I would recommend doing a little more research and experimentation. And, definitely pay attention to your analytics, like Facebook Insights, to see how often you should publish content — this can also let you know which times to post.

However, in my opinion, you can never go wrong with quality over quantity.

Add your campaign content to your calendar.

You know what content to create, where to place it, and how often. Now it’s time to add this information to a calendar.

Again, you can create your own template or use a pre-made option. Whatever you chose, remember to include the following information on your calendar:

  • Posting days and time.
  • The goal of each piece of content.
  • Author.
  • Campaign details.
  • Sales cycle.
  • Image details.
  • Tabs for each channel.
  • Link to post.

I should also mention that there are different calendar views for you to consider. For example, you may want to plan your calendar out for the next year. While not a bad idea, that can get overwhelming. So, you may want to establish mini-deadlines or break it up into seasons.

Even if you do plan out your calendar for the next 12-months, selecting a monthly view is probably the way to go. “Having a monthly view for your calendar is a really great way to not only be able to visualize your content for the next few weeks but it also helps highlight some of the big events coming up that you might need to focus on,” writes Sandrine Sahakians for Buffer.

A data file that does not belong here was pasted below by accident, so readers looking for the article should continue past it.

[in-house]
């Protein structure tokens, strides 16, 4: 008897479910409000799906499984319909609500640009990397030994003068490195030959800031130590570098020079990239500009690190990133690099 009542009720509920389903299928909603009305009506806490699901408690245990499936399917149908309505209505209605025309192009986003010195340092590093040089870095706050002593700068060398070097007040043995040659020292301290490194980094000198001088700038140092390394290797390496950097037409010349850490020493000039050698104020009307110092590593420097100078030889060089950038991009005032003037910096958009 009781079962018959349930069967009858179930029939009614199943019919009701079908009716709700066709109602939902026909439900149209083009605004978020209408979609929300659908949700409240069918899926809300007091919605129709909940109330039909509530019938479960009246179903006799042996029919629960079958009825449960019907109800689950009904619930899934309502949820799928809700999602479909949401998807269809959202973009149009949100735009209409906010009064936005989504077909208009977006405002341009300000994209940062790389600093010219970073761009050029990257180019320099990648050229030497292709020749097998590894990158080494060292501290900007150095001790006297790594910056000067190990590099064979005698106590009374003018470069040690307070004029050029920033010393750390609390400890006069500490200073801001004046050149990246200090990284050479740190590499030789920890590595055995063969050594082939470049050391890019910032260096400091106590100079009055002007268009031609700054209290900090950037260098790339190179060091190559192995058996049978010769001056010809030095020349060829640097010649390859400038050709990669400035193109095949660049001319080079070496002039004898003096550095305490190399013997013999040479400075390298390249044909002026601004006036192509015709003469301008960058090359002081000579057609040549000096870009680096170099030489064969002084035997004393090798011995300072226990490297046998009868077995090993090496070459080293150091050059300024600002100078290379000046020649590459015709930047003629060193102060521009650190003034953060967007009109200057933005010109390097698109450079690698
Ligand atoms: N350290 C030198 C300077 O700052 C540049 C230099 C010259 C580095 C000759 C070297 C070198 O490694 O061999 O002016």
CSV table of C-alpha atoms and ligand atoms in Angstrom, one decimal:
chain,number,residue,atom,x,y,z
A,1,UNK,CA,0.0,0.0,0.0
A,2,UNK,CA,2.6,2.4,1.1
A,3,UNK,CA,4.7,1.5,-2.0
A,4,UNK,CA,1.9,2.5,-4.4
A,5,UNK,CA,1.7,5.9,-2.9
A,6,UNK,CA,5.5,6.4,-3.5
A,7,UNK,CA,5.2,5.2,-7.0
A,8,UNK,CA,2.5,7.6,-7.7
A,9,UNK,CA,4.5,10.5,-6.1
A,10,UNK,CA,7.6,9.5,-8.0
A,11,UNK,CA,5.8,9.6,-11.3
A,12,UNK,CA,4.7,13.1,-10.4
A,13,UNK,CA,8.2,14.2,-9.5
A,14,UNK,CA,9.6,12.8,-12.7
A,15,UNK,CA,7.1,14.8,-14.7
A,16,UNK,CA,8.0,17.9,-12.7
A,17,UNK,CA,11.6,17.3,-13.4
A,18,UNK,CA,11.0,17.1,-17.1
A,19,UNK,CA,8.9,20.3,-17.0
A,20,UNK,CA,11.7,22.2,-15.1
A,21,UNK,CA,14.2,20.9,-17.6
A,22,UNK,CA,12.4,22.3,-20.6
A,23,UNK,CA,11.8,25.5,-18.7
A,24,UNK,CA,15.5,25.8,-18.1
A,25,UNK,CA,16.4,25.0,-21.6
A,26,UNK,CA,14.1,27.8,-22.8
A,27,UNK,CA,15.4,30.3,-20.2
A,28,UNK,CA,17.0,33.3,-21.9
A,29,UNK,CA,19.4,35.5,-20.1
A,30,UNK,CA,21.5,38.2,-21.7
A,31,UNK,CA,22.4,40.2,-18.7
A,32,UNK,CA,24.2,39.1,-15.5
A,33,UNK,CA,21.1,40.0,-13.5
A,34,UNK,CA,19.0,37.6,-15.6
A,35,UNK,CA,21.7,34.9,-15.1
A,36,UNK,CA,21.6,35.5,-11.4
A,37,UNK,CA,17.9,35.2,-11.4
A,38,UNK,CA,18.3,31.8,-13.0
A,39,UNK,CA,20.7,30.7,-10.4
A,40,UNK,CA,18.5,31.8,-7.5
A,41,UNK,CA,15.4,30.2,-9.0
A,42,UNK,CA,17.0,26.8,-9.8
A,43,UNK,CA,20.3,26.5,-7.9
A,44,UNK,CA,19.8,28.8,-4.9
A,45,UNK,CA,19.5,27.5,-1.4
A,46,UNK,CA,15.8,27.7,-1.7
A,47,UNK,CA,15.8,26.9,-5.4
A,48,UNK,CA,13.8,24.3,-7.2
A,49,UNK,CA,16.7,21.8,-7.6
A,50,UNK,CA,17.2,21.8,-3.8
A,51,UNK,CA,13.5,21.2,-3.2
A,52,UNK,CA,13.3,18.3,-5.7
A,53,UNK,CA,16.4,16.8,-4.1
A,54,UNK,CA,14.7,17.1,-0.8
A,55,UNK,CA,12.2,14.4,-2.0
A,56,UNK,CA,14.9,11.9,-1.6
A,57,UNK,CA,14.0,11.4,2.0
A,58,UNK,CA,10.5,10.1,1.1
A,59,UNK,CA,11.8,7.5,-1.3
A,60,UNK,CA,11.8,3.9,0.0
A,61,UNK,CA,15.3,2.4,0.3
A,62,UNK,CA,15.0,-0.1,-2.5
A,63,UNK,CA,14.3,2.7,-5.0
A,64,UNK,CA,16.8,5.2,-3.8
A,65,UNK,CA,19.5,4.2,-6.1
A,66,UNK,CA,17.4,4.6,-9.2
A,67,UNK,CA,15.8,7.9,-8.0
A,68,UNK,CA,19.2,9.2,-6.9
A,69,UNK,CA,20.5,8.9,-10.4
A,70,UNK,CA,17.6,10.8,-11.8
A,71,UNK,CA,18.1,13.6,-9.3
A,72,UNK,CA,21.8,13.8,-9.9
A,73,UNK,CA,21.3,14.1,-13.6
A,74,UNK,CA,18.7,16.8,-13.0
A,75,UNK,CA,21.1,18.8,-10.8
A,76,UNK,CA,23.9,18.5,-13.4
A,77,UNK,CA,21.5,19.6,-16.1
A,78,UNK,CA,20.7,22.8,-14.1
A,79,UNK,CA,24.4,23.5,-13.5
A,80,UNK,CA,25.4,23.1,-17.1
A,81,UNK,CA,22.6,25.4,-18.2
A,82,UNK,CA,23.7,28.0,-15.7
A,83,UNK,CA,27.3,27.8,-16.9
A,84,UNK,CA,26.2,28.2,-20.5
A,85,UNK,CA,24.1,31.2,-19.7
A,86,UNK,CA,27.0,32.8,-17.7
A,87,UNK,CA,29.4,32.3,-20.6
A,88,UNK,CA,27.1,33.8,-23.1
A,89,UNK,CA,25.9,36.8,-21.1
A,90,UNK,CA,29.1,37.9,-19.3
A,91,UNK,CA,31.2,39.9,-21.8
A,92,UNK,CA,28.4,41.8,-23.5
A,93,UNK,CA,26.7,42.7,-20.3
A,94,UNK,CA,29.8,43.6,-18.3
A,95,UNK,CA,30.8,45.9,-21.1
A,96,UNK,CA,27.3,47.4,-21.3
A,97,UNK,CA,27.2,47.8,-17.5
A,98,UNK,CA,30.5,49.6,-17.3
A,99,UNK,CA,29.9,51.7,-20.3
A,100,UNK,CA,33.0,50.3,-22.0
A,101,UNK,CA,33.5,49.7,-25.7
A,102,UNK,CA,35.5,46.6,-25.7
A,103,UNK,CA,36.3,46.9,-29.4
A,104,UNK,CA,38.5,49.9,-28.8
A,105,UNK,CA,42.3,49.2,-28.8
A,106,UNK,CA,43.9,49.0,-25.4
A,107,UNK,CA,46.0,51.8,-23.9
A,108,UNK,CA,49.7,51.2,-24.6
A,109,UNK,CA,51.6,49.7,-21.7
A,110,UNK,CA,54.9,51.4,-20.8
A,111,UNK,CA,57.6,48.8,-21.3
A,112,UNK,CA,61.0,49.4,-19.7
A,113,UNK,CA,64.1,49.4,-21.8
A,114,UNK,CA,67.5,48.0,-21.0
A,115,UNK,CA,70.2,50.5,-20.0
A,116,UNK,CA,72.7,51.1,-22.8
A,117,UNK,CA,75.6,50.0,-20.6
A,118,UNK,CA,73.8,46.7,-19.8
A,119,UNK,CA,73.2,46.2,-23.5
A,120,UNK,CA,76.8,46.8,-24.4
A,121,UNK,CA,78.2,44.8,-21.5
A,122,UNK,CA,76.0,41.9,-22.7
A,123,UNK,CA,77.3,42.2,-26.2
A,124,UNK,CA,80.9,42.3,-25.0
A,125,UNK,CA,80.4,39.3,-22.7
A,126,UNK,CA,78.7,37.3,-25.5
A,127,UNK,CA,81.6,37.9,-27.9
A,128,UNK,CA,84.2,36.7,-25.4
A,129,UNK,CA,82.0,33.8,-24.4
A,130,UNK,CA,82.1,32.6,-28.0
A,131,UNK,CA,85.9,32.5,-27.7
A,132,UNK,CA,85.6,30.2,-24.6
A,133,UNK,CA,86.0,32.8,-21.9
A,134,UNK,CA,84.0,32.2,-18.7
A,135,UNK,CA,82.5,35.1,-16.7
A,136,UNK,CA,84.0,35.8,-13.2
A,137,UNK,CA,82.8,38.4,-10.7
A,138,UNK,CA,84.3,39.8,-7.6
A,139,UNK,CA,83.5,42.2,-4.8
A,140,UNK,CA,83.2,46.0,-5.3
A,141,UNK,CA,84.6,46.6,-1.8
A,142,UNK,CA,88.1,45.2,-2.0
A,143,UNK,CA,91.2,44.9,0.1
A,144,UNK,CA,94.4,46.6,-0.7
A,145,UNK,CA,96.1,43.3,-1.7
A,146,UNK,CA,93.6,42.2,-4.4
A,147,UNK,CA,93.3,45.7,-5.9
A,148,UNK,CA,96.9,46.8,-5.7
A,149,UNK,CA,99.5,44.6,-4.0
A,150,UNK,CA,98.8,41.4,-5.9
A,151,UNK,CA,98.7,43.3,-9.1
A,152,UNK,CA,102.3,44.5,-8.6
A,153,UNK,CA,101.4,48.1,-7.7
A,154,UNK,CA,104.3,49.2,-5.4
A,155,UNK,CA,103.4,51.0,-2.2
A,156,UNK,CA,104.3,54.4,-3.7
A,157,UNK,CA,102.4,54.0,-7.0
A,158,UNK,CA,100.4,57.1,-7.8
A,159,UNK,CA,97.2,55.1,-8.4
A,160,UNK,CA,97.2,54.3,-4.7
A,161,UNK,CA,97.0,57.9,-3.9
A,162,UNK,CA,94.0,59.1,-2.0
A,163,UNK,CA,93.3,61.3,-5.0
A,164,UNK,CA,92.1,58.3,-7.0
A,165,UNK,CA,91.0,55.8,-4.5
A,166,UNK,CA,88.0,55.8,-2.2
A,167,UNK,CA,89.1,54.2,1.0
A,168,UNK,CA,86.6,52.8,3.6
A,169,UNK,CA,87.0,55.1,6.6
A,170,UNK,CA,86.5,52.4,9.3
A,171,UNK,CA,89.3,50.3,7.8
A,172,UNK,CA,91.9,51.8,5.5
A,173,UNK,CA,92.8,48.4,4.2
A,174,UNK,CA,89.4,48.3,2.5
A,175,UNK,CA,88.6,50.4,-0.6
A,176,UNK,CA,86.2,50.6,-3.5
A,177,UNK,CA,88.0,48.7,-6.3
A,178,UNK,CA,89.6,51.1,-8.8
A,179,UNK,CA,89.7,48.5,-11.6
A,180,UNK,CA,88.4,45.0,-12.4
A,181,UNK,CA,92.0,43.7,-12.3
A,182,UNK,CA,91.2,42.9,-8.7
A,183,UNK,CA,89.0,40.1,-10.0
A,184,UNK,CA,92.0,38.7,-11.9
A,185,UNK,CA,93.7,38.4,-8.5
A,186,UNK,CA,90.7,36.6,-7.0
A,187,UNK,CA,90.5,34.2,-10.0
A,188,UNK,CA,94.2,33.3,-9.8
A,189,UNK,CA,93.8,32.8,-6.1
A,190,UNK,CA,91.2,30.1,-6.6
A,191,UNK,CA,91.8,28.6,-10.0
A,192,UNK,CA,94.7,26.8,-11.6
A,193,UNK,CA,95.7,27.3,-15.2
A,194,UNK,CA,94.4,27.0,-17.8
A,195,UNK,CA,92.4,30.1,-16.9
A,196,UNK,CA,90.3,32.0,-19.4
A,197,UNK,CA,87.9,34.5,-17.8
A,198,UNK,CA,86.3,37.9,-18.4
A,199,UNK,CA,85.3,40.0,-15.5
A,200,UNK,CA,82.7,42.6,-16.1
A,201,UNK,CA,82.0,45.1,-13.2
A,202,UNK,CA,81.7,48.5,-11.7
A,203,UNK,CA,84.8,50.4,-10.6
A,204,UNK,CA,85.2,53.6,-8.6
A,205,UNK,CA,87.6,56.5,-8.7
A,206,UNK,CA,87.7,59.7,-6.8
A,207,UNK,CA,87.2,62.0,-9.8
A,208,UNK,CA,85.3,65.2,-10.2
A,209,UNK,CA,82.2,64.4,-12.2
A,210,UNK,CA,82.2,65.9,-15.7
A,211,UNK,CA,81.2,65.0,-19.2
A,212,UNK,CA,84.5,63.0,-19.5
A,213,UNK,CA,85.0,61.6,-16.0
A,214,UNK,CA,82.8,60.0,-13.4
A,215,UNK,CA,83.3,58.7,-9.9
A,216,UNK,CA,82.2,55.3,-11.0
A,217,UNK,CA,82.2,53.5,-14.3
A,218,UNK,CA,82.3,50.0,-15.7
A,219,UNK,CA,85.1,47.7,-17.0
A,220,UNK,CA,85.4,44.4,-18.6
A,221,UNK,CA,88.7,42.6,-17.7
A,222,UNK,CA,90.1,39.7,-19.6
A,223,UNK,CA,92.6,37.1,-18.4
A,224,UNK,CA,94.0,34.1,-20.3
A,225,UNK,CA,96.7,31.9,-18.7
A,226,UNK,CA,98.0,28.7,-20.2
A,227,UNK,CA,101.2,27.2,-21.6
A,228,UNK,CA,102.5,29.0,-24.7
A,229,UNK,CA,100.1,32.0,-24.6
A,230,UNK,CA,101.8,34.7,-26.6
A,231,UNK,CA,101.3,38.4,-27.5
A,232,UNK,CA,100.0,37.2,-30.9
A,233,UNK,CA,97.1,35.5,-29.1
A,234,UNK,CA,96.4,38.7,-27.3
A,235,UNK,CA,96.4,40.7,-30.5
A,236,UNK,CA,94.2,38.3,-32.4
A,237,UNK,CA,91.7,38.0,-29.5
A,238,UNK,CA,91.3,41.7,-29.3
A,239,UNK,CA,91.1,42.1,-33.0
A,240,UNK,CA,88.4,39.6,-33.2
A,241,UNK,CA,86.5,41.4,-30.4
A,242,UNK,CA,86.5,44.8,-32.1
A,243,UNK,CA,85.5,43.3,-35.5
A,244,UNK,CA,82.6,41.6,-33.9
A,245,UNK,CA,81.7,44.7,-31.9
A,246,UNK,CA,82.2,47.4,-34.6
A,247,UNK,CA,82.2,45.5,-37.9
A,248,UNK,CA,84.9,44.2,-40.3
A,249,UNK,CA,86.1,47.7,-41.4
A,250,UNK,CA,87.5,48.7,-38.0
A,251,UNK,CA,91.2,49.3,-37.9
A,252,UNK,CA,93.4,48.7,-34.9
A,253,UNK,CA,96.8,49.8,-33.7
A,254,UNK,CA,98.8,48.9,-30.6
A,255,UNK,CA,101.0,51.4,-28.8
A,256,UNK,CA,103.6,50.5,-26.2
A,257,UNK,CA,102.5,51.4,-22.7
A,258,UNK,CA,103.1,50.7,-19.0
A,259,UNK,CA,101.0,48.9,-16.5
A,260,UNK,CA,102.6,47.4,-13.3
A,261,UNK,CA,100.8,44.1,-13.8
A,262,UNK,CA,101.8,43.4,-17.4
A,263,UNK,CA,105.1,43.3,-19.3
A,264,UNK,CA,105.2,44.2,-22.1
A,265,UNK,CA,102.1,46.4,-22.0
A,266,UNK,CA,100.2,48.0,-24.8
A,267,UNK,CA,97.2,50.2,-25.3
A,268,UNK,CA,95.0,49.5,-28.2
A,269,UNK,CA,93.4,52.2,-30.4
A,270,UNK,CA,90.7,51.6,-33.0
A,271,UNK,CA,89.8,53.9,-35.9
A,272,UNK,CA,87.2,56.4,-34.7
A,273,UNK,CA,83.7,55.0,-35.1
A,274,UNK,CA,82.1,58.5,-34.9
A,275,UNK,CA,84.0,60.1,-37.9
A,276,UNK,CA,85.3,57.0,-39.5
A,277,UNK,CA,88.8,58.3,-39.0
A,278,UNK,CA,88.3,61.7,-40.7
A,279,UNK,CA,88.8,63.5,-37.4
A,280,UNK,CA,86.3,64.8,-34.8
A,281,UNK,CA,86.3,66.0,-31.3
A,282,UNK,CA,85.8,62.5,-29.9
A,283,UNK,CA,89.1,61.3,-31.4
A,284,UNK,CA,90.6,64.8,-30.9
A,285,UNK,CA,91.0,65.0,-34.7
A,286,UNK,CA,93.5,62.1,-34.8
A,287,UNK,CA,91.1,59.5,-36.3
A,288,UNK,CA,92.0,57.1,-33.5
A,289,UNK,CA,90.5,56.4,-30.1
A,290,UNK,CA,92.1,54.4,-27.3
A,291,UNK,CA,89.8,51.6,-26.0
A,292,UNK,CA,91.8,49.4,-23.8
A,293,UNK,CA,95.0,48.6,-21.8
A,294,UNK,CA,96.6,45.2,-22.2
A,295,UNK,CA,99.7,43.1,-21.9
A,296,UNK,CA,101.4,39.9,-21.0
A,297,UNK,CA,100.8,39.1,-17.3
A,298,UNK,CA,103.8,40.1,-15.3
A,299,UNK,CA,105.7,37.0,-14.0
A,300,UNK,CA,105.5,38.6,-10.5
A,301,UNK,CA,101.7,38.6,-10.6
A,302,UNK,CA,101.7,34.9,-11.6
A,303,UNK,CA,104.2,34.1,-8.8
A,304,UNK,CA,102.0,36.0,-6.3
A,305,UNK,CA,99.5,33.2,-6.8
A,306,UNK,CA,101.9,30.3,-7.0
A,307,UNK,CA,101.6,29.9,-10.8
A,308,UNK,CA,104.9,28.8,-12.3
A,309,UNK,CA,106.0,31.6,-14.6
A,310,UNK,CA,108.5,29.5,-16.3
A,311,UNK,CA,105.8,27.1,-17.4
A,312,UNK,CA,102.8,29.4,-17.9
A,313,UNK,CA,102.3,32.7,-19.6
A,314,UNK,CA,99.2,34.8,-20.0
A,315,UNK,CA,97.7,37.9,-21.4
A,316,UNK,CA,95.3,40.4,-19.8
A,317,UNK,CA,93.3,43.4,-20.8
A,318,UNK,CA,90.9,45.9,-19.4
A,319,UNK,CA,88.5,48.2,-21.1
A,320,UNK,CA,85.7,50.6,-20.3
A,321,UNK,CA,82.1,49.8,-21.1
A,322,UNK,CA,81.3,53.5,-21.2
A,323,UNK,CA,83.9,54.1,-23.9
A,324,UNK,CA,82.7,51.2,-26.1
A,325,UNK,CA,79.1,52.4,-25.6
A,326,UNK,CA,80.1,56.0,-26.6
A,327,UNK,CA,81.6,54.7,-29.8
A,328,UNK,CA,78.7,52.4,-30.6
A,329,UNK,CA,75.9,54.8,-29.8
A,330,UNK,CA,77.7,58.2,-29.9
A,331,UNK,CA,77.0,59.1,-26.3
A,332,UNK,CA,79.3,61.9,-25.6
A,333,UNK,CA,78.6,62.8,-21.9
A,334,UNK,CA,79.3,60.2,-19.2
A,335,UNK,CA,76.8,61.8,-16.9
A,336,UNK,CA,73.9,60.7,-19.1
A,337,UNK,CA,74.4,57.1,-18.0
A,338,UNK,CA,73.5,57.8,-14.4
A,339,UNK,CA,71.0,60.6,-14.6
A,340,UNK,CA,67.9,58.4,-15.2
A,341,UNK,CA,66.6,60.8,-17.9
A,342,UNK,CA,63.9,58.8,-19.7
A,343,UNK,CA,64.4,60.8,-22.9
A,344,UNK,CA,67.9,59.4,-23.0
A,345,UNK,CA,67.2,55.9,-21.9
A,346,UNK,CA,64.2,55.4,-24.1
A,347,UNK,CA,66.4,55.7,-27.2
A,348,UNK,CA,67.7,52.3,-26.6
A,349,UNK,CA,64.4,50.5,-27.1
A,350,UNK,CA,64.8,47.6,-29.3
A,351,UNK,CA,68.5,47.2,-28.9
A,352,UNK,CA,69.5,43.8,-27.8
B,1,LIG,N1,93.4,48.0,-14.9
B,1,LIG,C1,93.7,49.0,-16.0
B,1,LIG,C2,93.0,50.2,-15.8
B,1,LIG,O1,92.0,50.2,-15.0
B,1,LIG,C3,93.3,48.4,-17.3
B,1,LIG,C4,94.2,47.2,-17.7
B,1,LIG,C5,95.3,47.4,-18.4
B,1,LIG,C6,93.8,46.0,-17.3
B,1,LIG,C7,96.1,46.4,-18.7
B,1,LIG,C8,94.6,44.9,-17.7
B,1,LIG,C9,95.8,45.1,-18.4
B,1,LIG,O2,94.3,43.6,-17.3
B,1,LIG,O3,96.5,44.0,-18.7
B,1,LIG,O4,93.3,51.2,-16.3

“A monthly view can work for busy or light schedules,” adds Sandrine. “For busy schedule, I would recommend maybe using it to highlight the most important posts so that it doesn’t feel too crowded.”

However, the bulk of your work will probably be placed on a weekly or daily view. “The best way to be effective with your social media calendar is to have every single post for each day of the week already written out (or at least every single one you can get to),” says Sandrine.

“I would recommend you do this as early as possible and I think that starting the week with everything already planned out will most likely remove a lot of pressure from you.”

Schedule (or publish) your content.

With everything in place, it’s time to schedule or publish your content. Personally, I like batching my social media content. That means I will set aside a block of time specifically for social media content creation.

For example, on Mondays, I would use batching to develop all my social media content for the next couple of weeks. If I have the availability, I might even go further into the future a generate content for the next month or so.

And, to save time, I would recommend using a calendar that has a scheduling feature. That way you don’t have to worry about manually publishing posts.

Track and evaluate your efforts.

Finally, collect and analyze data to track your social media’s performance. You really want to pay attention to what’s driving traffic and engagement. From there, you can adjust your approach, like adjusting your posting schedule or the type of content you’re sharing.

Even better you can use this information to automate your social media activity. How so? By re-sharing your top-performing content on other sites like LinkedIn and of course, Twitter. Just remember to give correct attribution each time.